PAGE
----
TORONTO – Canada’s largest banks are raising their posted mortgage rates

TORONTO – Canada’s largest banks are raising their posted mortgage rates in a sign the era of ultra-low borrowing could be drawing to a close.

Royal Bank (TSX:RY) and TD Bank (TSX:TD) both announced Monday their posted five-year closed mortgage rates will move up 20 basis points to 5.44 per cent effective Mar. 29, while both raised their special fixed rate offer on a four-year fixed rate by 50 basis points to 3.49 per cent.

A basis point is one-hundredth of a percentage point.

Meanwhile, their posted five-year variable rate — which rises or falls along with the banks’ prime lending rate — will rise 10 basis points to prime plus 0.20 percentage points.

The prime rate, which usually moves with the Bank of Canada’s key interest rate, is currently three per cent.

The moves come after a recent race to the bottom that saw several banks offer special fixed rates as low as 2.99 per cent.

Although variable rates usually follow the lead of the Bank of Canada, longer-term rates are more influenced by bonds. Higher bond yields increase the cost of funds for lenders, who in turn pass them on to customers.

Government of Canada five-year bond yields have jumped more than 50 basis points in the past three months alone.

In a BMO report Friday, its economists argued that with the U.S. recovering gathering steam, central bankers on both sides of the border are becoming more comfortable with the economy and less so with historically low interest rates that in Canada are fanning the flames of the hot housing market.

Both Finance Minister Jim Flaherty and Bank of Governor Mark Carney have recently flagged household debt at a danger to the economy.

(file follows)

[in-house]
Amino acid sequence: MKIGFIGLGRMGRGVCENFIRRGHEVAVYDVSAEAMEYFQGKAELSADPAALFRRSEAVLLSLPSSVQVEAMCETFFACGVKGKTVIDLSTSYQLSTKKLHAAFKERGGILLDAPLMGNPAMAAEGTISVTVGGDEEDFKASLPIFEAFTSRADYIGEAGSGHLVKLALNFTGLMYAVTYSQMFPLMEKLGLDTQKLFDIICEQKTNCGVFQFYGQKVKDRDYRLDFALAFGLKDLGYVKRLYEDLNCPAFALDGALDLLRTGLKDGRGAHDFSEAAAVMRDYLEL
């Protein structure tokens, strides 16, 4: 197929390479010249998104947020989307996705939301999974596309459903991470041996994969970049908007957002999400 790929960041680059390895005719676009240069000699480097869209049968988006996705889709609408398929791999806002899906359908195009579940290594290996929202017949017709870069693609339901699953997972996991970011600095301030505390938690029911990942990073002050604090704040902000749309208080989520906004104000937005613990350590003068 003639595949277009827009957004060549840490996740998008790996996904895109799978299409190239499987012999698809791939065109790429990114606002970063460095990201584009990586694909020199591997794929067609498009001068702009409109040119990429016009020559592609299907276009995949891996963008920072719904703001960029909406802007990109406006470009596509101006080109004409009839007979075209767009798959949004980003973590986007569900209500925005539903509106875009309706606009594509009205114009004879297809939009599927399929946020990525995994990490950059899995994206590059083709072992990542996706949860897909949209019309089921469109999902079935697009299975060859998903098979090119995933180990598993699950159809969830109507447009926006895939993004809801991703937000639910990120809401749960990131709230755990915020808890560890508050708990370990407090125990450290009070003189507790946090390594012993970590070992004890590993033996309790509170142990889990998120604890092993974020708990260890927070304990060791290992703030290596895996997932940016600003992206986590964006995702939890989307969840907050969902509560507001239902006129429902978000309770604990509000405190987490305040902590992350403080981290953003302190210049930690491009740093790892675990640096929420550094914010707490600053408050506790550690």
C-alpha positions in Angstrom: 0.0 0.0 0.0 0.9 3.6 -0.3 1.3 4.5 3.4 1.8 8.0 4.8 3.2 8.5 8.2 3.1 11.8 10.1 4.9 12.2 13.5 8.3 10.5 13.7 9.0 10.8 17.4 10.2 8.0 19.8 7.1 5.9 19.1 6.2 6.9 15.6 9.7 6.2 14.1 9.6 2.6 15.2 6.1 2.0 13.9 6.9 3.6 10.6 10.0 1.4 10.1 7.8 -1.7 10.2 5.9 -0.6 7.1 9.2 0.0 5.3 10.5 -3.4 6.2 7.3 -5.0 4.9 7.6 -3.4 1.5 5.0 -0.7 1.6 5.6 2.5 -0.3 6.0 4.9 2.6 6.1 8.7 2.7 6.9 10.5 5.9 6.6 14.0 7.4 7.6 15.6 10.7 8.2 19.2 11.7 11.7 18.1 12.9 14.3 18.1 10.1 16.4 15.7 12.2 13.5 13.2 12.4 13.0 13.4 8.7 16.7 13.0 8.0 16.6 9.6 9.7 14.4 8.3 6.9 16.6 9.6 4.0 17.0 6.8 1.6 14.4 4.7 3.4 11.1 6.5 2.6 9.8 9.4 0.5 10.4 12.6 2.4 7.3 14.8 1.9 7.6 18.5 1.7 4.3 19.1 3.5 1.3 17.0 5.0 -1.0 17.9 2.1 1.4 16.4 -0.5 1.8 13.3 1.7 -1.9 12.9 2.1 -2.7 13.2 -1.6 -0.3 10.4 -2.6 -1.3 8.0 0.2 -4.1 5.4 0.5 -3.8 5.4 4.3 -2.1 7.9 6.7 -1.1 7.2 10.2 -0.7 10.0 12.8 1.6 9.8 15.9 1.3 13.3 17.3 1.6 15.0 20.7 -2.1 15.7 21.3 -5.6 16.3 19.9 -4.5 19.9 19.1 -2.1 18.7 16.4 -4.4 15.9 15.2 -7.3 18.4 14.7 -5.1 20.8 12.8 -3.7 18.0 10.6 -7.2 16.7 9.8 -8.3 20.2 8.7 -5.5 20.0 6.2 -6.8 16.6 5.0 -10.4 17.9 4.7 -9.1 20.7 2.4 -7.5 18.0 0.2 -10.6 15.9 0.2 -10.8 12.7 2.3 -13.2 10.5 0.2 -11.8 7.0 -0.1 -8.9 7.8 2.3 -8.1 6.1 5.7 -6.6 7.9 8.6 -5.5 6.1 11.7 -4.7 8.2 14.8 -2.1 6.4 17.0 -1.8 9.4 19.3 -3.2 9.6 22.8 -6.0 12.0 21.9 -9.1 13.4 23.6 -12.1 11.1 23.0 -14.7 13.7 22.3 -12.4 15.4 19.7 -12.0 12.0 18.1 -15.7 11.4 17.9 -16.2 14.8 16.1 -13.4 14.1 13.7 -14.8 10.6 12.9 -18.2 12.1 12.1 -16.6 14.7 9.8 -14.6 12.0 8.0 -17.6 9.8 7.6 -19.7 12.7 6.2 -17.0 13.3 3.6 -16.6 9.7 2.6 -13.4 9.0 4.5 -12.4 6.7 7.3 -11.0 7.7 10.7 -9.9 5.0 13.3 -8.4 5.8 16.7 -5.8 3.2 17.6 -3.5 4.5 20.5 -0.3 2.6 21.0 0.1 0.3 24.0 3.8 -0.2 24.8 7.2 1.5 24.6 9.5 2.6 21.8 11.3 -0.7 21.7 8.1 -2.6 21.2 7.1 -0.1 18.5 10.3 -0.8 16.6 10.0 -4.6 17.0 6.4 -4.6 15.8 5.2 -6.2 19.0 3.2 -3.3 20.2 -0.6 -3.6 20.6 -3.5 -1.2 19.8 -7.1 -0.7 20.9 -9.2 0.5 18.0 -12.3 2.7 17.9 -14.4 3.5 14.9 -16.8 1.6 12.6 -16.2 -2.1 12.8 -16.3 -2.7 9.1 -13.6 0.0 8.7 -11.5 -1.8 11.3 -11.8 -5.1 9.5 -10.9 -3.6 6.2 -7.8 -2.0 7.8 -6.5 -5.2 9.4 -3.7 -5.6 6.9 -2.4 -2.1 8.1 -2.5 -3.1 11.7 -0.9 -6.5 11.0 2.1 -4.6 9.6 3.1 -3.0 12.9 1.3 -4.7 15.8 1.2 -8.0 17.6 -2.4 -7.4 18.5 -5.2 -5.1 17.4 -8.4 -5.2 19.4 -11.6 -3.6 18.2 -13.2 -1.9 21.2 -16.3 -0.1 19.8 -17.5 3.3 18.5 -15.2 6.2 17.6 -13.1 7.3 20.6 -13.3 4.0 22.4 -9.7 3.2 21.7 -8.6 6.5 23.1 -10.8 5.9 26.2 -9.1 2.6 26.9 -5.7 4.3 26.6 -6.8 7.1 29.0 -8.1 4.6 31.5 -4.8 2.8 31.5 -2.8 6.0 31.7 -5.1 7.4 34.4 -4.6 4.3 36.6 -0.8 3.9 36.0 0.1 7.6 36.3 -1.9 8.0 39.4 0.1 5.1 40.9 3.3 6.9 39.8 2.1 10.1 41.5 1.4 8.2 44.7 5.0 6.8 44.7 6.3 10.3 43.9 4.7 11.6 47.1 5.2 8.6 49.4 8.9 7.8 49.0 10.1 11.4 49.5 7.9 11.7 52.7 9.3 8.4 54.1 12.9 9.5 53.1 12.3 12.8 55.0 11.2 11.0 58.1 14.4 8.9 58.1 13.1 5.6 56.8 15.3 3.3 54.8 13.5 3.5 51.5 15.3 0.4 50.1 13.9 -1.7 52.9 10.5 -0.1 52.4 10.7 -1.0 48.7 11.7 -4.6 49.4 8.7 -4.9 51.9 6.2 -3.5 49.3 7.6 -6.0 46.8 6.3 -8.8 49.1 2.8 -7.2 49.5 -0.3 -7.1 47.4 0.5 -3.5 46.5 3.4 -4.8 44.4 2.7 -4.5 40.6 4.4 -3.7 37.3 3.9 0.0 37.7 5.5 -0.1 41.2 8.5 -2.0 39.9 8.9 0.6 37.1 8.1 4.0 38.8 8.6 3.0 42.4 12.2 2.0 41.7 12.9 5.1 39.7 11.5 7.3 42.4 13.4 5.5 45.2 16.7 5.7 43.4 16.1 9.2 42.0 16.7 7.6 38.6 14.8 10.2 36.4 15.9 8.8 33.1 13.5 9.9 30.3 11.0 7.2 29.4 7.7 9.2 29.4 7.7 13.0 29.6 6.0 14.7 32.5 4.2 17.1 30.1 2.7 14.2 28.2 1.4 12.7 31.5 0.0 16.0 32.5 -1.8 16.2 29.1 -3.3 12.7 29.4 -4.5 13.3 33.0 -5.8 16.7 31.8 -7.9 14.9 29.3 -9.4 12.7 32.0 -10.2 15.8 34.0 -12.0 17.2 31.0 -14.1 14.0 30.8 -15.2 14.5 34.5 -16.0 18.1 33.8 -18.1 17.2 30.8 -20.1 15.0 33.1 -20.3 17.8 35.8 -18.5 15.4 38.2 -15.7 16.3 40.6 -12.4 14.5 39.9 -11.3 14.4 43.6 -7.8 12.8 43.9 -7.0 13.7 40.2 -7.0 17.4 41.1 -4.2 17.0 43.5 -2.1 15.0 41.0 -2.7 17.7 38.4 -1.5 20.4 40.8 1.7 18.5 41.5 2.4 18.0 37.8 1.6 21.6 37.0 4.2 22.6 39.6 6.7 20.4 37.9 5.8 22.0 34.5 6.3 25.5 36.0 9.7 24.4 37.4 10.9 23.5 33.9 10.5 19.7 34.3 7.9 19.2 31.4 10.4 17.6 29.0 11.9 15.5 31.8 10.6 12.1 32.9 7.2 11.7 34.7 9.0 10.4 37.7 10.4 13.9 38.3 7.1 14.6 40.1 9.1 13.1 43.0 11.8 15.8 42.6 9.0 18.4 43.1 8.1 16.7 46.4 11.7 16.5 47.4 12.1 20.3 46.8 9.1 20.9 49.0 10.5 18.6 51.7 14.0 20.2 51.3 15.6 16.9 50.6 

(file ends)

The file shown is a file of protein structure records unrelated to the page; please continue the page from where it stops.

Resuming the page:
Household debt to disposable annual income is above 150 per cent.

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Flaherty criticizes banks’ desire for government mortgage changes

OTTAWA — Finance Minister Jim Flaherty saw irony Thursday in major banks seeking changes to mortgage rules from government, given the control the banks themselves have over the industry.

Flaherty said, however, the possibility of tightening the insured mortgage market — which has been done three times under the current Conservative government — is there. Those decisions, however, result from constant evaluation of the markets.

“I find it a bit odd that some of the bank executives are taking the position that the minister of finance or the government somehow should tell them how to run their business,” Flaherty said during an appearance in Stittsville, Ont., just west of Ottawa.

“We have bank executives in Canada going and saying ‘really, the rules on insured mortgages should be tightened up.’ They must forget that they are actually the ones that issue the mortgages. It’s their market. It’s not my market. They decide what they want to charge in interest rates.

“They’re the ones that make the profits out of this business, so I do find it a bit much when some of the bank executives turn to the government … and say ‘you ought to change the rules and make it tighter.’ It’s very interesting commentary from them.”

Ideally, the finance minister said, the mortgage market will be able to work out its own issues, for which he said he’s already seen positive signs.

“There’s a balance there. The new-housing market produces a lot of jobs in Canada, so there’s a balance that needs to be addressed,” he said. “I’d like the market to correct itself if it can. We’re seeing some evidence of that in the condo market, particularly in Toronto, where there is some softening of the market and that’s a good thing.”

Canada’s household debt-to-income ratio hit a record high of 151.9% last year, largely the result of mortgage borrowing. The ratio dipped slightly in the fourth quarter but at 150.6% was not far off the record.

Since 2008, Mr. Flaherty has lowered the maximum amortization period for new mortgages to 30 years from 40 years, raised minimum down payments required to qualify for government insurance, and required all borrowers to qualify for a five-year fixed-rate mortgage to get insurance.

“We will have modest savings-reductions in order to stay on track to a balanced budget in the medium term,” Flaherty said. “More importantly — and this really is the focus of the budget — if you concentrate on the savings, you’re going to miss most of what the budget is about. (It’s) about long-term sustainability for jobs, growth and prosperity, looking at retirement income, making sure our social programs are sustainable in the long-term for Canada.